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B413: Evolution of red carotenoid coloration in birds (Lead Supervisor: Nick Mundy, Zoology)

Supervisor: Nick Mundy (Zoology)  

Importance of the area of research:

The project is important for understanding both mechanisms of sexual selection and the generation of biodiversity. The identification of a gene involved in a prominent sexually-selected trait offers novel insights into the mechanisms of signal honesty

Project summary:

The project builds on our recent discovery of a gene (CYP2J19) underlying bright red carotenoid coloration in songbirds. CYP2J19 is required to convert dietary yellow carotenoids into red carotenoids. The project will investigate whether the same genetic mechanism is responsible for red coloration in other avian groups. It will also investigate why birds differ in the site of conversion of dietary carotenoids.

What the student will do:

Labwork will investigate the number of copies of the CYP2J19 and the pattern of expression of CYP2J19 in different avian groups. Some fieldwork to collect samples will be possible.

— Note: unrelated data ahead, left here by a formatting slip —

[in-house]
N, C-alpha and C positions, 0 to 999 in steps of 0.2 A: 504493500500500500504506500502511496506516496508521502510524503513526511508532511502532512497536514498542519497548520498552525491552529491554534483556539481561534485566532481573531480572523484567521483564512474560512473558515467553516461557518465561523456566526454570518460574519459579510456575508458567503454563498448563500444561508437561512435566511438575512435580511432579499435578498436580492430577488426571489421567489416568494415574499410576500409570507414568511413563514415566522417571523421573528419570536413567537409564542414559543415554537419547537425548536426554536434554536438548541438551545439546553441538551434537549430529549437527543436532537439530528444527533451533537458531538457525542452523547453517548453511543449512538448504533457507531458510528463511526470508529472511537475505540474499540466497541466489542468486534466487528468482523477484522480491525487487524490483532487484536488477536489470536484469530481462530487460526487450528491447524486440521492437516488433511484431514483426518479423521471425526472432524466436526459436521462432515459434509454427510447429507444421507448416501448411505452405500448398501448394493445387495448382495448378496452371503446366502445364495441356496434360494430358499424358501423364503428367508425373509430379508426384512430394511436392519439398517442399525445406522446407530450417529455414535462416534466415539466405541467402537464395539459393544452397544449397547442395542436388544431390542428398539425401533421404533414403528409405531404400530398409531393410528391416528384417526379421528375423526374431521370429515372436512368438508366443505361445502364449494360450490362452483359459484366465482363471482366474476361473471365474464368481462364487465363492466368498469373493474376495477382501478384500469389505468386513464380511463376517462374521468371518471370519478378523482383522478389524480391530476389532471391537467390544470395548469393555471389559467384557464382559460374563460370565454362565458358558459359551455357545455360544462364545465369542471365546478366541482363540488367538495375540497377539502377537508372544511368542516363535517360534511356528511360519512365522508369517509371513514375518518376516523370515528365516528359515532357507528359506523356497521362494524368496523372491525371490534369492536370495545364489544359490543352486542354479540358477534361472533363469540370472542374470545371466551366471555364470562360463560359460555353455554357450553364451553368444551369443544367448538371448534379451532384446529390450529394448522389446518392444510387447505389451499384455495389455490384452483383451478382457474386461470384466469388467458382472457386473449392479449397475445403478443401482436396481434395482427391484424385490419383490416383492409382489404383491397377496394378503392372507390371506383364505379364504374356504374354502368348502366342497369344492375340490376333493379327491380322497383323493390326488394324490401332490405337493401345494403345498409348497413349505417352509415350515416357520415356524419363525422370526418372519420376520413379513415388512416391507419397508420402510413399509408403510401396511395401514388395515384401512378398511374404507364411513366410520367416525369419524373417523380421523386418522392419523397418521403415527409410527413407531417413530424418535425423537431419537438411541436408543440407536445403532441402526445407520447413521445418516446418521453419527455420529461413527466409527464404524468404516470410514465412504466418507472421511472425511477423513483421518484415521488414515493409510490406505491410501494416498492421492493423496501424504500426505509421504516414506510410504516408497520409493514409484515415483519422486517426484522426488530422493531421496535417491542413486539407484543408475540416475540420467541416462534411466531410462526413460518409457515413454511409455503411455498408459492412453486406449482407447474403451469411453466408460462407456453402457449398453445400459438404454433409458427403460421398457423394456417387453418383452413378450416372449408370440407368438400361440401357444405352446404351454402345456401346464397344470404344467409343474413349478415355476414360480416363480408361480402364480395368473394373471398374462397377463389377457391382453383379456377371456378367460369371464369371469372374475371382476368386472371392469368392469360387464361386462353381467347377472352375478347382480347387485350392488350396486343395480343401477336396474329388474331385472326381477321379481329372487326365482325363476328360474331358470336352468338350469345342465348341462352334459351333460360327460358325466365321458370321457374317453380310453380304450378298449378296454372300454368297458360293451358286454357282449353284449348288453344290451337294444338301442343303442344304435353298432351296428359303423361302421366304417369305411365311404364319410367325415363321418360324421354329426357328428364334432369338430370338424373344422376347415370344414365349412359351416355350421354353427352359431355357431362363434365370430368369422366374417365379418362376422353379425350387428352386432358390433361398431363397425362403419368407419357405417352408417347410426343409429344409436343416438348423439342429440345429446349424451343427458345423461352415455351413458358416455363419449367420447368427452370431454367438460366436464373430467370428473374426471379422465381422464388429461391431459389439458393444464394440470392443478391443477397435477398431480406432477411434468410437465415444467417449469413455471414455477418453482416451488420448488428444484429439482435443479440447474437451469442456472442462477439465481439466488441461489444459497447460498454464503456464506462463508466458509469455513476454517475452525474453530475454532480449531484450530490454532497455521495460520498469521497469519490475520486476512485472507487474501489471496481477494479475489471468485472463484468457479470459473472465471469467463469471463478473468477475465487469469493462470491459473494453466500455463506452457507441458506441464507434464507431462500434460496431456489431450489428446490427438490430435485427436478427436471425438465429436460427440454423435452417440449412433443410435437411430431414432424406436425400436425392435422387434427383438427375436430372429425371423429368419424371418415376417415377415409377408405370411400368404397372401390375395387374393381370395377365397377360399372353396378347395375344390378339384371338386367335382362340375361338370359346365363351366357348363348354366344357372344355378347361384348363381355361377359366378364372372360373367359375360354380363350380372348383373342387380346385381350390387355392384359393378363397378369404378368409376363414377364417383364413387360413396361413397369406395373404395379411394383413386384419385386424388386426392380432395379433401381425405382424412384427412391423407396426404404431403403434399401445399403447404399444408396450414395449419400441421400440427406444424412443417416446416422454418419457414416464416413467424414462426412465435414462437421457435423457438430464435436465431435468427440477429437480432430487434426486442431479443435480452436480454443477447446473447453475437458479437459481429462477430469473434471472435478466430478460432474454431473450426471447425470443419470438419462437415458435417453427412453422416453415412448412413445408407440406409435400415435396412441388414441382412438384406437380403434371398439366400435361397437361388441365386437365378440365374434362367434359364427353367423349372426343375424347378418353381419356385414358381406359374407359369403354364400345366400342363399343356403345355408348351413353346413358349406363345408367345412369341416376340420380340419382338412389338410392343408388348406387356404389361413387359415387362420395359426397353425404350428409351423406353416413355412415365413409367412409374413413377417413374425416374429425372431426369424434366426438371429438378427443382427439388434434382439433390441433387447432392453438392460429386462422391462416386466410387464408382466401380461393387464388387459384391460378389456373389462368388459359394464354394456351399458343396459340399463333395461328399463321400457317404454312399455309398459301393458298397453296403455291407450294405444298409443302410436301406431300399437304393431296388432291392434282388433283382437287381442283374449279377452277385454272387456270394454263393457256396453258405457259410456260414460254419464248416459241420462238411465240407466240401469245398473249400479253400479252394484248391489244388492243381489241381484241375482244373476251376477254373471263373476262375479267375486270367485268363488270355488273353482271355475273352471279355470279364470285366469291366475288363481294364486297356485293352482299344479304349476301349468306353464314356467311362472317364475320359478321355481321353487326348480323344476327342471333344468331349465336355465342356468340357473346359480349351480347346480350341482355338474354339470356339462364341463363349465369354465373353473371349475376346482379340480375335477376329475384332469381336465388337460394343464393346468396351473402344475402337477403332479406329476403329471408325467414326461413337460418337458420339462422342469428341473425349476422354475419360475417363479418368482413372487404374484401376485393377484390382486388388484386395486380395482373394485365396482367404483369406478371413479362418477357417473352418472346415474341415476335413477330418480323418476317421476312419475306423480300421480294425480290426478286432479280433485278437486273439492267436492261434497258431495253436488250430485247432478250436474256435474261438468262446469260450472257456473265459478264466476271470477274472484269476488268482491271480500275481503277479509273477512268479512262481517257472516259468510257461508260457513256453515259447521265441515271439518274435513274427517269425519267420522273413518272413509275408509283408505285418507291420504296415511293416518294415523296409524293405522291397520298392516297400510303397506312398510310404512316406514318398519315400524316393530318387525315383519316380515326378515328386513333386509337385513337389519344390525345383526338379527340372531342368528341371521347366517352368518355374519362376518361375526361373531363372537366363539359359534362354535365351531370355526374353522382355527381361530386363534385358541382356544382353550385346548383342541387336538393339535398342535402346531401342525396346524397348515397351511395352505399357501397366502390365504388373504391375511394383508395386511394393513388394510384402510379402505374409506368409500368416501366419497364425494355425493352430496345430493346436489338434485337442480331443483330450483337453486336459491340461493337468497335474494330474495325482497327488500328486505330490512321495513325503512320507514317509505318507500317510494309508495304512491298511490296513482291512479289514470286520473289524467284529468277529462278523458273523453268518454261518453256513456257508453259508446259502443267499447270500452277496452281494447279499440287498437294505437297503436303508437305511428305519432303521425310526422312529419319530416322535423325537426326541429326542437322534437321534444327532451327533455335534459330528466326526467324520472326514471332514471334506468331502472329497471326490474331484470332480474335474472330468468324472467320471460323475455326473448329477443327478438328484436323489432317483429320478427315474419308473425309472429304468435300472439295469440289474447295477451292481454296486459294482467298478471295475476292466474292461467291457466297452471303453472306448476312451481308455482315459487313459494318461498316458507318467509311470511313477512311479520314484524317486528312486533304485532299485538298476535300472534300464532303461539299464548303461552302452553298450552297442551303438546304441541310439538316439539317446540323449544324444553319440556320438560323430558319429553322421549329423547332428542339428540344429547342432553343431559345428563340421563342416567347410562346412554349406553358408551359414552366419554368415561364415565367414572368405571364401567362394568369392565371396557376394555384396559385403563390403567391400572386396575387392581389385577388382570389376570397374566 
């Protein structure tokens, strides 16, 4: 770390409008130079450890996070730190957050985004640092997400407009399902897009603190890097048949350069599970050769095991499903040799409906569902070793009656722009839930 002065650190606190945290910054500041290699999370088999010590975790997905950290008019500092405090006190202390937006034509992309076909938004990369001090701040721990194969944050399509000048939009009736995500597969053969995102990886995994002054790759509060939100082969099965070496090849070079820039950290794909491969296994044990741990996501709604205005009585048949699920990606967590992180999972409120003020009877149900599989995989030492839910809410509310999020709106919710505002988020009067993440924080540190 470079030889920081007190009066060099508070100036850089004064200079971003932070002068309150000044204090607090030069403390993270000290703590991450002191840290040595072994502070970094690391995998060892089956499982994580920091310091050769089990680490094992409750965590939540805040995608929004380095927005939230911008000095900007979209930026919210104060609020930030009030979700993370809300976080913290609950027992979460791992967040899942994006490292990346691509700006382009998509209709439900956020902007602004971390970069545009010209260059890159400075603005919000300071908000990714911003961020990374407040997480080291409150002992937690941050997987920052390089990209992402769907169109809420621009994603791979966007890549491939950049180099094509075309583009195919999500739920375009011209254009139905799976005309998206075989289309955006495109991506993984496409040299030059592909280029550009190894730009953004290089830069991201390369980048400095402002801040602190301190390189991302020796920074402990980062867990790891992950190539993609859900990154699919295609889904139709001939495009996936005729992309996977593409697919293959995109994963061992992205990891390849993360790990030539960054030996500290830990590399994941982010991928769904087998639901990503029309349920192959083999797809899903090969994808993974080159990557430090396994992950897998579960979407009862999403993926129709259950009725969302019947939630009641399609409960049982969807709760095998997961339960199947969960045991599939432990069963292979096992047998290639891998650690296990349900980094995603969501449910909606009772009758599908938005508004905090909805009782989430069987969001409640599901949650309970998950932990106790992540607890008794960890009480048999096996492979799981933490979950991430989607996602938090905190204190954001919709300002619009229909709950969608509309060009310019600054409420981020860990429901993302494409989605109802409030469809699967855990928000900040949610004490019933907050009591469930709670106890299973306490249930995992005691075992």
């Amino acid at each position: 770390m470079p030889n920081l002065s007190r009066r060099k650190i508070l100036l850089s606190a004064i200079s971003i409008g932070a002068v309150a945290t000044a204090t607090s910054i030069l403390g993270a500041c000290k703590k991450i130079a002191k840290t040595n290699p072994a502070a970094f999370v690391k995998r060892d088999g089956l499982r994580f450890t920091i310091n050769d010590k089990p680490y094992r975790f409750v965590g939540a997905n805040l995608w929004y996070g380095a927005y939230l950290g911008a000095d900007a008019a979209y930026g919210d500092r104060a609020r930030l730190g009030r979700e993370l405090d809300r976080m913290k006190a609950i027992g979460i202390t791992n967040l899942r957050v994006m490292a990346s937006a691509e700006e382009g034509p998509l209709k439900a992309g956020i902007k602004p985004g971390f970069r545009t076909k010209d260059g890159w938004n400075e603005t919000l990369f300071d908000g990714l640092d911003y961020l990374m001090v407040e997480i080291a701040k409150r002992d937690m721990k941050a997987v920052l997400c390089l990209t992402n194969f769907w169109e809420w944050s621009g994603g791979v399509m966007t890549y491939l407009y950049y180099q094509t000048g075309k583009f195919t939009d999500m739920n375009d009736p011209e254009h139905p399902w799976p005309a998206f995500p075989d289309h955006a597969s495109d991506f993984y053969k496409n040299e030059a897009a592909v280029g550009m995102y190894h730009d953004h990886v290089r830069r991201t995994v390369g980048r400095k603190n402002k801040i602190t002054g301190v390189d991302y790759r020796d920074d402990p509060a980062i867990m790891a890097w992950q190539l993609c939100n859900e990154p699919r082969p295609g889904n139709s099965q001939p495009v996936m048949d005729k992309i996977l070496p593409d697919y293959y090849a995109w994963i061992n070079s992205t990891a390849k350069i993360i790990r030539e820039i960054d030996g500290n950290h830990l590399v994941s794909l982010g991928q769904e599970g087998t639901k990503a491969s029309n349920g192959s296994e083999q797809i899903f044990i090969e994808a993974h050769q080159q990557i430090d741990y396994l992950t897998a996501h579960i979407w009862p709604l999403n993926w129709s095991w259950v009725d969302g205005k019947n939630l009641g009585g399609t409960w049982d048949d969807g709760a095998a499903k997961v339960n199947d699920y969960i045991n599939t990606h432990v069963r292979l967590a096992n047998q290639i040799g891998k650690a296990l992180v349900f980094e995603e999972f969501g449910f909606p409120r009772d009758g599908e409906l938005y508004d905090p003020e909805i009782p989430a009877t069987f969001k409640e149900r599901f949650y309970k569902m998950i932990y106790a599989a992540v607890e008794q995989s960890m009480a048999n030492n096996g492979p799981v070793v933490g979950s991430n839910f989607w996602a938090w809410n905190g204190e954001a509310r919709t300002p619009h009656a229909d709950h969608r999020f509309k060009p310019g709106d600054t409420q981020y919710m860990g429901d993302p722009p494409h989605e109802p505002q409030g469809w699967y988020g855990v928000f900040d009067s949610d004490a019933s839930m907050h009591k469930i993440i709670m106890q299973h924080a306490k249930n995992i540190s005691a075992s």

Please contact the lead supervisor directly for further information relating to what the successful applicant will be expected to do, training to be provided, and any specific educational background requirements.

References:

Mundy, N. I. et al. 2016. Red carotenoid coloration in the zebra finch is controlled by a cytochrome P450 gene cluster. Current Biology vol. 26, 1435-1440. DOI: 10.106/j.cub.2016.04.047

Twyman, H., Valenzuela, N., Literman, R., Andersson, S. and N. I. Mundy. 2016. Seeing red to being red: conserved genetic mechanism for red cone oil droplets and co-option for red coloration in birds and turtles. Proceedings of the Roya lSociety Series B vol. 283, 20161208. DOI:10.1098/rspb.2016.1208

Follow this link to find out about applying for this project.

Other projects available from the Lead Supervisor can be viewed here.

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